And if running AutoCAD/Revit etc is a concern, the RTX 2080Ti is great is those applications too, certainly I've not noticed any downsides to having one.

  • I know that as of current, you can get a Nvidia GTX 1080Ti for relatively cheap money, considering the performance it pushes out with Enscape.


    I used to have a Dell workstation with the exact same card as you. I built a new workstation from scratch with a 1080Ti and alas, my renderings in Ultra process within a couple seconds. Animating a 5 minute video in less than an hour on ultra specifications.


    Although I will be building another station with a Nvidia 2080 RTX, I am still content with the performance I got now. Mind you, my current station is 3-4 years old.

  • I know this is an old thread but wondering if there are any thoughts on how the new RTX 3080 compares with the 2080 Ti and if it would be a good choice.

    I'm particularly curious about GPUs that can handle large models.

    I'd imagine the 3x series additional RTX cores won't be a massive help (yet) in Enscape. Not until we get full-on RTX raytracing in Enscape which will be some time (if ever). Compared to a 2080ti, it'd be wasted money IMO if "upgrading". More like a sidestep. Buying new, I'd be buying a 30x series no questions. The biggest thing that seems to matter at the moment is GPU memory and the 10x, 20x and 30x series all have plenty for now.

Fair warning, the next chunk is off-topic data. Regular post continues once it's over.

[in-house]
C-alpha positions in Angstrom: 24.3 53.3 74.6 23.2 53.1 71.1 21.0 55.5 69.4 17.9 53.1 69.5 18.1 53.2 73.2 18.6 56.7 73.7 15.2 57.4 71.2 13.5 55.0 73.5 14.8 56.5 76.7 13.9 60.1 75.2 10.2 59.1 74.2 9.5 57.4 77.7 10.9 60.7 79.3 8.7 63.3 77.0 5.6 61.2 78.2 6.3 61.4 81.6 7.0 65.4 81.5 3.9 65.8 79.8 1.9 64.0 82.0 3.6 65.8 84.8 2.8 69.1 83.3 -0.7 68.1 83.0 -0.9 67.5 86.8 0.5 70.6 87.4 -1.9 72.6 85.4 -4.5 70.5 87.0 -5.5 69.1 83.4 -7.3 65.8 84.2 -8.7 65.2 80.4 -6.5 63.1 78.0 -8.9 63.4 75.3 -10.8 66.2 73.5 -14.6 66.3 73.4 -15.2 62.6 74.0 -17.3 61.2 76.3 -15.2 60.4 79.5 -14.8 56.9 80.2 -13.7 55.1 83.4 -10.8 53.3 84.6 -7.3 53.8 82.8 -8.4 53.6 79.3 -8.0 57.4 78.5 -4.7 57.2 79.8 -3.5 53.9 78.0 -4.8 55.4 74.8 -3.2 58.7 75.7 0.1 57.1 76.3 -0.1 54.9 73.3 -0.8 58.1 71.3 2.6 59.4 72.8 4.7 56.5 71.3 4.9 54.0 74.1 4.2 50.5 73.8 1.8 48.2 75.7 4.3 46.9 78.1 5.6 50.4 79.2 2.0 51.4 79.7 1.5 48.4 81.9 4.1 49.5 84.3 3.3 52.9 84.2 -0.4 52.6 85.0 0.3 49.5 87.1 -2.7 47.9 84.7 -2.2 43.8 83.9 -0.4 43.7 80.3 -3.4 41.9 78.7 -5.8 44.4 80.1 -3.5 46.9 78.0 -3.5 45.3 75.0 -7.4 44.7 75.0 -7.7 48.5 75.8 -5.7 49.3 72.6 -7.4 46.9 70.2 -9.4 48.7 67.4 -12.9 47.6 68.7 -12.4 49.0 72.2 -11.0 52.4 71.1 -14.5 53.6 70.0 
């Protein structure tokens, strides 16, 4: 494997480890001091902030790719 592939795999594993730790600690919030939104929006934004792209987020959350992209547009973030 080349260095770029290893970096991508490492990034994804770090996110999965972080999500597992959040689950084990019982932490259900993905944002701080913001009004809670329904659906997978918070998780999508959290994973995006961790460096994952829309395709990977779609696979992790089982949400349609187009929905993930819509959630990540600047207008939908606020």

I'm plenty happy with my 1080ti, actually. The 3x series is tempting, though. Especially for my other gaming machine with my trusty GTX980...

  • Hi -


    I have been looking into this issue myself since I have an 8 year old workstation with an Nvidia GTX 1080, which by the way performs great with Enscape.


    The main issue I have found is the power supply requirement for the new Nvidia RTX series. I have a 280 Watt power supply in my trusty old Dell T5400 and I would need a dual-slot rated at 320 W to run the new 30x monster cards. Upgrading is not an option. Is best to buy a newer more powerful system with no bottlenecks.


    That said, the RTX 2080ti is a hell of a card by many metrics and far less expensive than the newer generation. I would get that one for my T5400 even if I could only get 80% out of it due to the limitations of my current chipset.

  • 280W system supply with a 1080? Yikes. AND it's a low end OEM PSU? Surprised it's lasted this long to be honest. I have a Corsair 750W PSU for my 980 lol. And the same one on my other 1080ti machine. The perks of building your own PC.